Calling out Male Approval Syndrome

It is the second time in a month that a man–a total stranger who knew absolutely nothing about what was going on–decided to give me his male approval.

Delivery guy enters shop where I’m working.  Colleague and I are busy doing things with our hands, and guy has to wait a moment before getting a signature.  So while we are coming to a stopping point in our task, one that almost no one knows how to do and which we have been doing for years, he decides to say, “You all are doing a great job!”

Now, there’s nothing intrinsically offensive about that sentence.  At best, it’s small-talk and encouragement.  But I happened to be watching his face as he said it, and I noted his tone.  The subtext was dripping with implications of “little lady” and a pat on the head.  I’m not interested in arguing with anyone over whether he was “just being nice” or whether I was being “overly sensitive;” if you’ve been there, you know what I’m talking about.  Although any man can engage in this behavior, there is a certain type.  It’s often, though not necessarily so, a guy used to having a lot of power, a guy used to having women care about his approval.  Maybe he’s the boss, dangling the promise of a promotion, or maybe he’s just a regular guy, dangling the promise of dates and marriage and financial security.  Whoever he is, he thinks a lot of himself, and he thinks he’s really great for being so nice to the people under him.  Here comes the magnanimous patriarch, doling out approval to his adoring subjects.  How could they not be happy to know he smiled on them?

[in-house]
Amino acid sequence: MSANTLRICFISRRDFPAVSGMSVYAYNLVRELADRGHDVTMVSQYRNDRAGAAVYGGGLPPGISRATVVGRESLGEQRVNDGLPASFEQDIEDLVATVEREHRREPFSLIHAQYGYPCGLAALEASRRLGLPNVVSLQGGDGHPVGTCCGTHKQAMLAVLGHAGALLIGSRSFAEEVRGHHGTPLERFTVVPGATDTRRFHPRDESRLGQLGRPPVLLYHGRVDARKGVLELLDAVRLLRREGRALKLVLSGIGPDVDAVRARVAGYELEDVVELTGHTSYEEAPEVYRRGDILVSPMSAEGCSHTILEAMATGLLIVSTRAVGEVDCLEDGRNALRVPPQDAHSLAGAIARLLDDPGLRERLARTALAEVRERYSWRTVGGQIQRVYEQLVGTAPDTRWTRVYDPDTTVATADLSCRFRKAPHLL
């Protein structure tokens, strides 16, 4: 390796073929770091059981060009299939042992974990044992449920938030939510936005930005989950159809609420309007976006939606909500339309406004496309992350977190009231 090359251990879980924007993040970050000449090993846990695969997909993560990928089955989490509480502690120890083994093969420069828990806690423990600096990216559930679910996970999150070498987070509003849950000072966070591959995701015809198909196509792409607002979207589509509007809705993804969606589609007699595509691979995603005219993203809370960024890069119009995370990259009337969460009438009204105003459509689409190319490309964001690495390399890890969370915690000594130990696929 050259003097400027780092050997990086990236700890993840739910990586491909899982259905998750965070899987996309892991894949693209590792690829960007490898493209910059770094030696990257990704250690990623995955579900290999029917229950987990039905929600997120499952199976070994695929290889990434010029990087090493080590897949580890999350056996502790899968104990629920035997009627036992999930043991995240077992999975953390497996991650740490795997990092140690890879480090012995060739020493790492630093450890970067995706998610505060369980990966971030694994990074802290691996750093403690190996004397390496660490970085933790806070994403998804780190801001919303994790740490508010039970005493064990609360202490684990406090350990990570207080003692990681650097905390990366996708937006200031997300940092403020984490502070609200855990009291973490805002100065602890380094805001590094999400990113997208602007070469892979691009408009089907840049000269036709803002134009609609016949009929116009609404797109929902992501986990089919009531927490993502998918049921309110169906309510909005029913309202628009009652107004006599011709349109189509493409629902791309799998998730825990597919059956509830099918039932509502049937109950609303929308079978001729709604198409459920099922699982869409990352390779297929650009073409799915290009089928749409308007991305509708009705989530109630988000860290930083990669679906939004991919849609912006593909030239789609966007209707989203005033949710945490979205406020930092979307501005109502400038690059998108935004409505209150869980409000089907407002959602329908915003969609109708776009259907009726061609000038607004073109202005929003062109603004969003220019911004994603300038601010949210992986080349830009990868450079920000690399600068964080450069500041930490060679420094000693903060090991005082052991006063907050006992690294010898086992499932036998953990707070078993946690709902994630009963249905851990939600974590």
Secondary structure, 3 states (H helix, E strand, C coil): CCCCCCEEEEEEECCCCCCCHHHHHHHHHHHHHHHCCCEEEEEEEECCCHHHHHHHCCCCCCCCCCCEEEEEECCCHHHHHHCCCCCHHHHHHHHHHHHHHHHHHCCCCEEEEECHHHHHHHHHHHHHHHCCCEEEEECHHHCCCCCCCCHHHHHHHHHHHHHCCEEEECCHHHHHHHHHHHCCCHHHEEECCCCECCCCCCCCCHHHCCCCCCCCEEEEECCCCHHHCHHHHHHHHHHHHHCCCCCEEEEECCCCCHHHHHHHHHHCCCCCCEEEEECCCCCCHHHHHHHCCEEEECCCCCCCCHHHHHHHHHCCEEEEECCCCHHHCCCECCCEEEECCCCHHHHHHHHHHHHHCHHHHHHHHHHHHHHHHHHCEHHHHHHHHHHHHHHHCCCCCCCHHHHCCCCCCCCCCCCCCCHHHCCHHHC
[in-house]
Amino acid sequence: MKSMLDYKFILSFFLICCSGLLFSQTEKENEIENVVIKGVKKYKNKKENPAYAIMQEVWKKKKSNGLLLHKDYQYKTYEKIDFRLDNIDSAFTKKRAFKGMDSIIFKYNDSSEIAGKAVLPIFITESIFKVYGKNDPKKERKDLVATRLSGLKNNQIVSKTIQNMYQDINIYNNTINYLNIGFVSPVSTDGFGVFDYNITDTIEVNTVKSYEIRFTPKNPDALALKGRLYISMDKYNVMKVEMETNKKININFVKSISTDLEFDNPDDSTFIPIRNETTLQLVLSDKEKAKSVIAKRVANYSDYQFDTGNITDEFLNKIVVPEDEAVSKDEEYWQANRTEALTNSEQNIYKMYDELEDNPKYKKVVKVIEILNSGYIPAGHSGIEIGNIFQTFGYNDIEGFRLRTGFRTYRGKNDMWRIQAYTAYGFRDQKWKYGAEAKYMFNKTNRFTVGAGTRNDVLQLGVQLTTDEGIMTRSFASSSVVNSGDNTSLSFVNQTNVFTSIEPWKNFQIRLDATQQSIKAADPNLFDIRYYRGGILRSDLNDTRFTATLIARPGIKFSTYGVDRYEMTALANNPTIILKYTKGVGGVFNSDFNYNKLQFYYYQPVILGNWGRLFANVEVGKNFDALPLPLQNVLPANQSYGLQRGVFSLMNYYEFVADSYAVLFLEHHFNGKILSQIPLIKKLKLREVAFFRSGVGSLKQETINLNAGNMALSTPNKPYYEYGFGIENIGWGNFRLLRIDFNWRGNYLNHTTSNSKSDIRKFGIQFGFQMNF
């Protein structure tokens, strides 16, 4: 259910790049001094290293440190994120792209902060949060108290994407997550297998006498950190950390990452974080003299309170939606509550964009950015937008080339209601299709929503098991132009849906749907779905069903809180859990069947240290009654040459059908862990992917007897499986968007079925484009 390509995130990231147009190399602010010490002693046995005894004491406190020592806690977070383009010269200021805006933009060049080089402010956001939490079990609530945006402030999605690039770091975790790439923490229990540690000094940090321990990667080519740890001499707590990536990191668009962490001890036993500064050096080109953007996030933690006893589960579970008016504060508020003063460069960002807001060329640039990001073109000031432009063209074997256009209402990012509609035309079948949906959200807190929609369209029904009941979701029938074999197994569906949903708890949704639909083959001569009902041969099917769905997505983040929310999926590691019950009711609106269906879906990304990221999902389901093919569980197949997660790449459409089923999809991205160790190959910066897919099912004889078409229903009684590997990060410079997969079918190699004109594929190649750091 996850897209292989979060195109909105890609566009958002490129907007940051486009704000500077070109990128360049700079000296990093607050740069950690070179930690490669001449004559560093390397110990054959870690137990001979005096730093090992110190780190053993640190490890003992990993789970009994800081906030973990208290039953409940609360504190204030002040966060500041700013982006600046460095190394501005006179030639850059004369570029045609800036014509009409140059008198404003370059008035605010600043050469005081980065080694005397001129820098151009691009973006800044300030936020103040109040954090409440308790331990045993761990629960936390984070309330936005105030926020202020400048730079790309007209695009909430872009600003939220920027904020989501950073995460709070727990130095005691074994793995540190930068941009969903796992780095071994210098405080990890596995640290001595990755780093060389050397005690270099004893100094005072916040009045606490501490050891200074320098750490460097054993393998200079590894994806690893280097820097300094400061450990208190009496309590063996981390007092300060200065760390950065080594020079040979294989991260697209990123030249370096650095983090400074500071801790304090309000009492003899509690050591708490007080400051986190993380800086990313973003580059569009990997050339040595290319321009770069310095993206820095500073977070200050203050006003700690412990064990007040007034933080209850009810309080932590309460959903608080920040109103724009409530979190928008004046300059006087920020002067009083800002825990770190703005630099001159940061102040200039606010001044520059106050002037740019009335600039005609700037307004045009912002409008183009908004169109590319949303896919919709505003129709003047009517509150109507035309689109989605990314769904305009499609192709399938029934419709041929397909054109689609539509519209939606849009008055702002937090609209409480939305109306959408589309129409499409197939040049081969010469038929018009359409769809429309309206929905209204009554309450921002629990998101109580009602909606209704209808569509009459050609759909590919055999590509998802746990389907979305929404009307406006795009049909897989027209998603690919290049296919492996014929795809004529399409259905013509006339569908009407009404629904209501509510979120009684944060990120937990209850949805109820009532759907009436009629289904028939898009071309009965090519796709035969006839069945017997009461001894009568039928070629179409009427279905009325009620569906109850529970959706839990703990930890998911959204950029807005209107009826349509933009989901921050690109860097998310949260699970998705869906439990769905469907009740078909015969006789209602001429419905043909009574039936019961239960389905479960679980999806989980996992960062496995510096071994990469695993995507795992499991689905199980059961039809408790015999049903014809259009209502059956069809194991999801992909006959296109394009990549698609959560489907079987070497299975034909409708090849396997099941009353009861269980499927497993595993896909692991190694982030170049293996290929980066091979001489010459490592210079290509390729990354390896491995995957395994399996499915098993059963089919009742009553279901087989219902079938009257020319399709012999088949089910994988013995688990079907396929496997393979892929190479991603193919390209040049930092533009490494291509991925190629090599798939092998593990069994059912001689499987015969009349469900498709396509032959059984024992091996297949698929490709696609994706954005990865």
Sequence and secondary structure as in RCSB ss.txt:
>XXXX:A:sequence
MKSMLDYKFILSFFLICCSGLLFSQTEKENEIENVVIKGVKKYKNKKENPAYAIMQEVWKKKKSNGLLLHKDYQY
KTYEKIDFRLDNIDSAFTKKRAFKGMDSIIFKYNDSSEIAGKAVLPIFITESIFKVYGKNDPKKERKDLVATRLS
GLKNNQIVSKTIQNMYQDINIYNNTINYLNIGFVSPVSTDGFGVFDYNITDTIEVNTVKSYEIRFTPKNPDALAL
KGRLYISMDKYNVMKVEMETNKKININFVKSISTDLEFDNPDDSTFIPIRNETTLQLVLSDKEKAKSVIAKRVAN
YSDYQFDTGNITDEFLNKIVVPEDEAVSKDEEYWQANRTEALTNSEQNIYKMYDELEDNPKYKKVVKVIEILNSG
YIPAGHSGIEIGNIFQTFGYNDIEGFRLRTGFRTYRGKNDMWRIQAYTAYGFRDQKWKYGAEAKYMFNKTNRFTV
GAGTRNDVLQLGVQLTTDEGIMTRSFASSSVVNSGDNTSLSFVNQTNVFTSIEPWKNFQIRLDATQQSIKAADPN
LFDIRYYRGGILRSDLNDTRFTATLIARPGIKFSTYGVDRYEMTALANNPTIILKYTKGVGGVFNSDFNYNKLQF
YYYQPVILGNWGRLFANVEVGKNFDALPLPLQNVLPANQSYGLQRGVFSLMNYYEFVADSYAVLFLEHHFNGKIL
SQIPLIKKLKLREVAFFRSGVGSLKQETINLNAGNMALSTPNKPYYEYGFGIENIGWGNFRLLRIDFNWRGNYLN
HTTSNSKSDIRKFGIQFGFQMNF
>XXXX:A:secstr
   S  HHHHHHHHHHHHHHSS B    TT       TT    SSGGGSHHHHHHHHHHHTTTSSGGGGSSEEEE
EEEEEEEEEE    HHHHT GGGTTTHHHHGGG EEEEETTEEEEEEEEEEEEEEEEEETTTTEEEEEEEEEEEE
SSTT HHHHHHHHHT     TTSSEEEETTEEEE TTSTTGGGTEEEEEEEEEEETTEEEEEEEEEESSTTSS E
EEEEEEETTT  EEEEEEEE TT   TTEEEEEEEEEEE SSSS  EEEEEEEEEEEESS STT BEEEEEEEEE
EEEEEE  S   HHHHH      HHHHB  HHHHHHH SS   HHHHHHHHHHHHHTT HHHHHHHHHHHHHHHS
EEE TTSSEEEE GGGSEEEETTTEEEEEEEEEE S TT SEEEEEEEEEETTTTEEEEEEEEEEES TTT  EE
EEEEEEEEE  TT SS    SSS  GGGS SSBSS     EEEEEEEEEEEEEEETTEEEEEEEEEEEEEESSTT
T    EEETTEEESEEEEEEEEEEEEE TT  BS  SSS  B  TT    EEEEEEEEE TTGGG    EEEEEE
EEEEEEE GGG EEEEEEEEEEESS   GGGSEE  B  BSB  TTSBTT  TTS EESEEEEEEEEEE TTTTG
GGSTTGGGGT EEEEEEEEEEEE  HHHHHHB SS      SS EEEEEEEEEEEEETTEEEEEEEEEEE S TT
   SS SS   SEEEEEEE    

But I can’t deal with that.  I can’t let it slide.  No man is going to walk into my shop and act like he knows more about my profession than I do, act like he owns the place.  I will not let him leave thinking I give a shit about his totally uninformed opinion.  I will not prop up his ego with a smile and a thanks.  I will put a nick in the entitlement he carries around.  In this case, unfortunately, I can’t do more than that.  I won’t feel bad that he doesn’t, as a result, go home and ponder his role as an oppressor.  Maybe, at some future point, he will accumulate enough negative responses to his behavior to give him pause, but the chances of that are slim.

But really my refusal to let it slide is more for my own sanity.  For all the times that some weasel in a suit told me to smile and I did.  For the times a stranger touched my knee or back and I waited for it to be over.  For the times my superiors made sexist jokes and I stayed silent.  For the times I let a complete windbag talk at me for hours, because I was waiting for an opening to politely exit and he didn’t give me one.  For the times that I’ve been deferential, placating, demure, self-doubting, ego-stroking, or polite in the face of disrespect, I have to finally draw the line.  I have physical boundaries that I will defend.  I have social boundaries.  I will not let men monopolize my time, space, resources, emotions, or energy.  I will not let them abuse my existence in the world to support their myths about themselves.  I am not here to be used.

It’s a small thing, when a man says self-importantly, “You’re doing a great job,” and I reply with “You don’t actually know!”  But it’s also a big thing, because I’m taking notice, connecting the dots, and starting to understand the big picture.  A raised consciousness is the first step.


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